Update: March 11, 2021
President Biden has signed the latest COVID-19 relief bill, the American Rescue Plan Act, into law. Thanks to your advocacy, the bill includes the dedicated funding for home and community-based services (HCBS) that we have been fighting for since the beginning of the pandemic, along with other important disability priorities. HCBS funding is critical to help individuals with disabilities and older adults remain safely in their home rather than being forced into nursing homes and other congregate settings that have faced severe COVID-19 outbreaks.
The outbreak of the novel coronavirus, COVID-19, has hit the disability community especially hard. In response to the pandemic, state and local governments around the country have declared states of emergency and issue stay at home orders. On March 13, 2020 former President Trump announced a national state of emergency to make additional funding available to combat the continued spread of COVID-19. However, there is still much that needs to be done to address the needs of people with disabilities and below we detail the response from Congress and federal agencies, along with the ways that the disability community is advocating for our needs to be included in the federal response to this crisis.
On March 18, 2020 Congress passed the Families First Coronavirus Response Act, which includes increased Medicaid funding, emergency paid leave, increased funding for food assistance, and free coronavirus testing. Senate Republicans then introduced the Coronavirus Aid, Relief, and Economic Security Act (CARES Act), which, following much negotiation, passed the Senate on March 25 and the House on March 27. The final bill included some of the disability community’s priorities, but many were omitted and we are now working to ensure those are included in the next round of coronavirus relief legislation.
On March 10, 2021 Congress passed a $1.9 trillion COVID-19 relief plan. The plan included many important priorities, including full federal Medicaid funding for administration of vaccines and additional housing and nutrition funding. It also, importantly, included designated and increased funding for home and community-based services (HCBS), for which the disability community has fought for since the beginning of the pandemic.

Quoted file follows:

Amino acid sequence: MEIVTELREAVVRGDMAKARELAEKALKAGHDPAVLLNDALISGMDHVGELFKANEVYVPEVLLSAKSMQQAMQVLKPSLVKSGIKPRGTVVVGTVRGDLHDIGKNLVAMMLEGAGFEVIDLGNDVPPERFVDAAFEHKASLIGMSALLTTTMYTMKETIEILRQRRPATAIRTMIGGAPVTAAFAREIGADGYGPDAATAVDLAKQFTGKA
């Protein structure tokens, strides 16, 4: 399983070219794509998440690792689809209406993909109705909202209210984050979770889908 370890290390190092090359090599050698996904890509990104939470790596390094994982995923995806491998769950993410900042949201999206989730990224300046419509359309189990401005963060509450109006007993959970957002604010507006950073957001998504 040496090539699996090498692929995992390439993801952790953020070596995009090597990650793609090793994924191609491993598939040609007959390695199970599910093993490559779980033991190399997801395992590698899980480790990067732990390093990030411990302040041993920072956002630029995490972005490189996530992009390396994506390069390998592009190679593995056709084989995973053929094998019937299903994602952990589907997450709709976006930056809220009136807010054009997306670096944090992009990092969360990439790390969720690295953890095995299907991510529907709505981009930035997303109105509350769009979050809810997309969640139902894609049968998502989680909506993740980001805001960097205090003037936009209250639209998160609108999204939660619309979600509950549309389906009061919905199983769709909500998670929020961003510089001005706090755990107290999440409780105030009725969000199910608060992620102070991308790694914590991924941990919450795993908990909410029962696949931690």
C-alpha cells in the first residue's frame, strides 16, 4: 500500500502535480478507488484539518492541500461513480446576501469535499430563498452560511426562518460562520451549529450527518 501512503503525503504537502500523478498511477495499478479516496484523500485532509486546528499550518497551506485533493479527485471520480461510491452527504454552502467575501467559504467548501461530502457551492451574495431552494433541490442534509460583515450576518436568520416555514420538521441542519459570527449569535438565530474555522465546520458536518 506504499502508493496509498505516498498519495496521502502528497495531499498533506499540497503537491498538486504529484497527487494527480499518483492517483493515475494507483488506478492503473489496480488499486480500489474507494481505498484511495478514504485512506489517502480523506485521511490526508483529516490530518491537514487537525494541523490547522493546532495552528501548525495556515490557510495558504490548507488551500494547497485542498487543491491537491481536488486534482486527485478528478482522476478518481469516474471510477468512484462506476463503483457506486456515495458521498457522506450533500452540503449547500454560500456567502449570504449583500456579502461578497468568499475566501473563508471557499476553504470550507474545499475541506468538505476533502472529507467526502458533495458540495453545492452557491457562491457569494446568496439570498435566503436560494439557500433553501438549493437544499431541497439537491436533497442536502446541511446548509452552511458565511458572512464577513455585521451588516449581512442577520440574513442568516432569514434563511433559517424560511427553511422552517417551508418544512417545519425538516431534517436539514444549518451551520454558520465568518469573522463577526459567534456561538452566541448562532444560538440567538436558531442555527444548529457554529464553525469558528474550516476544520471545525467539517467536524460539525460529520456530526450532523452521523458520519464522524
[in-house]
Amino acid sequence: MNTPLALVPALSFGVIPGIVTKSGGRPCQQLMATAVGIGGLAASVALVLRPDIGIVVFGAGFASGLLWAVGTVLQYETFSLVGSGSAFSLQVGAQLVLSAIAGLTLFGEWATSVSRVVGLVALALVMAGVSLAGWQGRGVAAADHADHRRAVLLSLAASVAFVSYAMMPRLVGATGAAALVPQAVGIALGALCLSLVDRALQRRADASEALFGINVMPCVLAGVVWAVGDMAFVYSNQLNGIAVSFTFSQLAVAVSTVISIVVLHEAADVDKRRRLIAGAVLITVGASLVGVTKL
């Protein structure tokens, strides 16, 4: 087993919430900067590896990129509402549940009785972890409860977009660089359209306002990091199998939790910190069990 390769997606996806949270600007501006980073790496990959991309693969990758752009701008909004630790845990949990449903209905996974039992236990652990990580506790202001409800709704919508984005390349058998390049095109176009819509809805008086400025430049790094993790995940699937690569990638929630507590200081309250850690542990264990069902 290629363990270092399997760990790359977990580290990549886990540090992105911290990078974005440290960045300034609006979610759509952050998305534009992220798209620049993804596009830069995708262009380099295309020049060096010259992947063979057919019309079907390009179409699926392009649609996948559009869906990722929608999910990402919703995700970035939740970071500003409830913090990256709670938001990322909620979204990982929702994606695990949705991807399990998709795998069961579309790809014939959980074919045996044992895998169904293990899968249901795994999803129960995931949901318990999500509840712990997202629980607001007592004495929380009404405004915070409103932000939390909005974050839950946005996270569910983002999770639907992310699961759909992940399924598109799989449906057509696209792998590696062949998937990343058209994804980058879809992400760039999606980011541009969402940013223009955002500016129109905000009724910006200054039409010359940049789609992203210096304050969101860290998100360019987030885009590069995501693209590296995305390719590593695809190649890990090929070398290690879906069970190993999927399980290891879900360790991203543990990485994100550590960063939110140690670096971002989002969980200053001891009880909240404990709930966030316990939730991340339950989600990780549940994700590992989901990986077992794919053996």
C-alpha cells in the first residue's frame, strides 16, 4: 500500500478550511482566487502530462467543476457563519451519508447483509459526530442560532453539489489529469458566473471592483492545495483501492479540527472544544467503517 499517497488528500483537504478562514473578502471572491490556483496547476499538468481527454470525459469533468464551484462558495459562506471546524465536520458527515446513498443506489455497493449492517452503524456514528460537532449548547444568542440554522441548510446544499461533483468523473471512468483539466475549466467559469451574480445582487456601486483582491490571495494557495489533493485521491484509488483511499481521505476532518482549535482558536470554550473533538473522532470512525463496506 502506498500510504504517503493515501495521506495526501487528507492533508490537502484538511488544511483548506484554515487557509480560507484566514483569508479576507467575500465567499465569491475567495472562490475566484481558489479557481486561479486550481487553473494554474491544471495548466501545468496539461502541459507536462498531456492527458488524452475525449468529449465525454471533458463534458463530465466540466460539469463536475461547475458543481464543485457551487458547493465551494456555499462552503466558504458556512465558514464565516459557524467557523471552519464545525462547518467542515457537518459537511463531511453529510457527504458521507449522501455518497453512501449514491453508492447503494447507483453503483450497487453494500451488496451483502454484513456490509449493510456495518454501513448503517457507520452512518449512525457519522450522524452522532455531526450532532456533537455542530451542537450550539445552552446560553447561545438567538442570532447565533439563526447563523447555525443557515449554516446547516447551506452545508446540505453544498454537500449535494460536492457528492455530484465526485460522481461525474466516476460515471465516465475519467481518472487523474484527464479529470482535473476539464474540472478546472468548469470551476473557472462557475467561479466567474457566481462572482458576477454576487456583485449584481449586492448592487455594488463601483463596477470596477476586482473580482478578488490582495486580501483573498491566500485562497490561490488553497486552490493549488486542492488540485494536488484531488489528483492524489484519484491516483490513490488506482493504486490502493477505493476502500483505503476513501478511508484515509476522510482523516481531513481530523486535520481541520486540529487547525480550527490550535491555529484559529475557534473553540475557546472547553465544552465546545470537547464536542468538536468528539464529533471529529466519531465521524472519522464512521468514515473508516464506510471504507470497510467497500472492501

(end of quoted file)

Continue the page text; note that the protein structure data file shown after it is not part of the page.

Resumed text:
More must be done to meet the needs of people with disabilities and it must be done now. Given the fast-moving nature of this crisis, it’s crucial that Congress work quickly to pass legislation that recognizes the outsized impact this is having and will continue to have on disabled people. CPR and other disability organizations are already working on advocacy for the next COVID-19 package being negotiated in Congress. We are working closely with our allies to promote inclusion of the disability community priorities that were were not included in CARES and American Rescue Plan Act.
You can find more details on all of the passed and proposed legislation on our COVID-19 legislation page.
Federal Agency Response
Federal agencies like the Centers for Medicare and Medicaid Services (CMS), the Administration for Community Living (ACL), and Office of Special Education and Rehabilitation Services (OSERS) have released guidance and resources related to the coronavirus outbreak. We will continue to monitor those efforts as well to ensure the needs of the entire disability community are addressed by the guidance and resources released by agencies. You can find relevant guidance and resources from federal agencies below.
This page and our other COVID-19 webpages will continue to be updated throughout the crisis. Below are resources related to the coronavirus and its impact on people with disabilities and you can find additional information on our COVID-19 advocacy, congregate settings advocacy, legislation, waiver, and medical rationing and hospital visitor policies pages.